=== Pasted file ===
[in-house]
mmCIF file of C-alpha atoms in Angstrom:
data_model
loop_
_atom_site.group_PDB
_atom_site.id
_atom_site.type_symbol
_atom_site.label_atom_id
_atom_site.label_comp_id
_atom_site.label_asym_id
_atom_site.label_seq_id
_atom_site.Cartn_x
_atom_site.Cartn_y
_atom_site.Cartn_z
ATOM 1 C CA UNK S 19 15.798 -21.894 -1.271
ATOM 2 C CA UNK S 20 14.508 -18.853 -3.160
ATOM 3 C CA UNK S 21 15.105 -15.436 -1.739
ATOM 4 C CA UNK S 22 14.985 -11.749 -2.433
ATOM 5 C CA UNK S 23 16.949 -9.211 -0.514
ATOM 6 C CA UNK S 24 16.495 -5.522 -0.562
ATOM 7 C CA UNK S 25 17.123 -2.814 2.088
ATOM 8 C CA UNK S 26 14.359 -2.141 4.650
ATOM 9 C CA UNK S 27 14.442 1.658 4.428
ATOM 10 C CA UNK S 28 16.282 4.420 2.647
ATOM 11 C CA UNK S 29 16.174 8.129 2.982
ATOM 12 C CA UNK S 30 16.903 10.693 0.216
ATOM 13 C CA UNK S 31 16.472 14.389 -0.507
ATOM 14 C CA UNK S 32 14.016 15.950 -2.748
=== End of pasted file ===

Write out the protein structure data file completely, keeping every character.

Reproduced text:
[in-house]
mmCIF file of C-alpha atoms in Angstrom:
data_model
loop_
_atom_site.group_PDB
_atom_site.id
_atom_site.type_symbol
_atom_site.label_atom_id
_atom_site.label_comp_id
_atom_site.label_asym_id
_atom_site.label_seq_id
_atom_site.Cartn_x
_atom_site.Cartn_y
_atom_site.Cartn_z
ATOM 1 C CA UNK S 19 15.798 -21.894 -1.271
ATOM 2 C CA UNK S 20 14.508 -18.853 -3.160
ATOM 3 C CA UNK S 21 15.105 -15.436 -1.739
ATOM 4 C CA UNK S 22 14.985 -11.749 -2.433
ATOM 5 C CA UNK S 23 16.949 -9.211 -0.514
ATOM 6 C CA UNK S 24 16.495 -5.522 -0.562
ATOM 7 C CA UNK S 25 17.123 -2.814 2.088
ATOM 8 C CA UNK S 26 14.359 -2.141 4.650
ATOM 9 C CA UNK S 27 14.442 1.658 4.428
ATOM 10 C CA UNK S 28 16.282 4.420 2.647
ATOM 11 C CA UNK S 29 16.174 8.129 2.982
ATOM 12 C CA UNK S 30 16.903 10.693 0.216
ATOM 13 C CA UNK S 31 16.472 14.389 -0.507
ATOM 14 C CA UNK S 32 14.016 15.950 -2.748